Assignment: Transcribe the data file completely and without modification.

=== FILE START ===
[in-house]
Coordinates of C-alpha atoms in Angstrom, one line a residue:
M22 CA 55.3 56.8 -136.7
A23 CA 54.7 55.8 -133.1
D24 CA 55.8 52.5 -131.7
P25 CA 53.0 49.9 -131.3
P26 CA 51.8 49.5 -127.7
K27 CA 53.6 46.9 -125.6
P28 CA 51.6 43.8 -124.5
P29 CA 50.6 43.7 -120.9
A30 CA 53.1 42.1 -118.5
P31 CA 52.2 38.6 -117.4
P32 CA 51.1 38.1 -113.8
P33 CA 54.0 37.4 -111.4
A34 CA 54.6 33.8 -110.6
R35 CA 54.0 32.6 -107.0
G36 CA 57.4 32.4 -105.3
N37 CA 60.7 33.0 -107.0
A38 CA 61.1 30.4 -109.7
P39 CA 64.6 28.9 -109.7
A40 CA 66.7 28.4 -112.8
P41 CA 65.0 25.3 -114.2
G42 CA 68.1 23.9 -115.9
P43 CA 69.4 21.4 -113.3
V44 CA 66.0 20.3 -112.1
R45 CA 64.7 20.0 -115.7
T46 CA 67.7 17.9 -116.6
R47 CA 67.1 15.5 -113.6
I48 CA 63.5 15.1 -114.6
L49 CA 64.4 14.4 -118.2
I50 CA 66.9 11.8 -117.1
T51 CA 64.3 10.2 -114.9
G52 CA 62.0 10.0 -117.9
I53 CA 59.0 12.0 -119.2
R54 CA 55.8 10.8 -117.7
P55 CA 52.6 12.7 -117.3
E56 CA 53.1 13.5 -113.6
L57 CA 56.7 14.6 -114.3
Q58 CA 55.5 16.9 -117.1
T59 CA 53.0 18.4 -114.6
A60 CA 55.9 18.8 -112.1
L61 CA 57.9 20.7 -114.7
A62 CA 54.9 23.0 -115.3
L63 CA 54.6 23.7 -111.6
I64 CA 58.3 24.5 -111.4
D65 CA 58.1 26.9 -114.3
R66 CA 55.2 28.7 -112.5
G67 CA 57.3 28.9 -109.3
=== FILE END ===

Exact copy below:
[in-house]
Coordinates of C-alpha atoms in Angstrom, one line a residue:
M22 CA 55.3 56.8 -136.7
A23 CA 54.7 55.8 -133.1
D24 CA 55.8 52.5 -131.7
P25 CA 53.0 49.9 -131.3
P26 CA 51.8 49.5 -127.7
K27 CA 53.6 46.9 -125.6
P28 CA 51.6 43.8 -124.5
P29 CA 50.6 43.7 -120.9
A30 CA 53.1 42.1 -118.5
P31 CA 52.2 38.6 -117.4
P32 CA 51.1 38.1 -113.8
P33 CA 54.0 37.4 -111.4
A34 CA 54.6 33.8 -110.6
R35 CA 54.0 32.6 -107.0
G36 CA 57.4 32.4 -105.3
N37 CA 60.7 33.0 -107.0
A38 CA 61.1 30.4 -109.7
P39 CA 64.6 28.9 -109.7
A40 CA 66.7 28.4 -112.8
P41 CA 65.0 25.3 -114.2
G42 CA 68.1 23.9 -115.9
P43 CA 69.4 21.4 -113.3
V44 CA 66.0 20.3 -112.1
R45 CA 64.7 20.0 -115.7
T46 CA 67.7 17.9 -116.6
R47 CA 67.1 15.5 -113.6
I48 CA 63.5 15.1 -114.6
L49 CA 64.4 14.4 -118.2
I50 CA 66.9 11.8 -117.1
T51 CA 64.3 10.2 -114.9
G52 CA 62.0 10.0 -117.9
I53 CA 59.0 12.0 -119.2
R54 CA 55.8 10.8 -117.7
P55 CA 52.6 12.7 -117.3
E56 CA 53.1 13.5 -113.6
L57 CA 56.7 14.6 -114.3
Q58 CA 55.5 16.9 -117.1
T59 CA 53.0 18.4 -114.6
A60 CA 55.9 18.8 -112.1
L61 CA 57.9 20.7 -114.7
A62 CA 54.9 23.0 -115.3
L63 CA 54.6 23.7 -111.6
I64 CA 58.3 24.5 -111.4
D65 CA 58.1 26.9 -114.3
R66 CA 55.2 28.7 -112.5
G67 CA 57.3 28.9 -109.3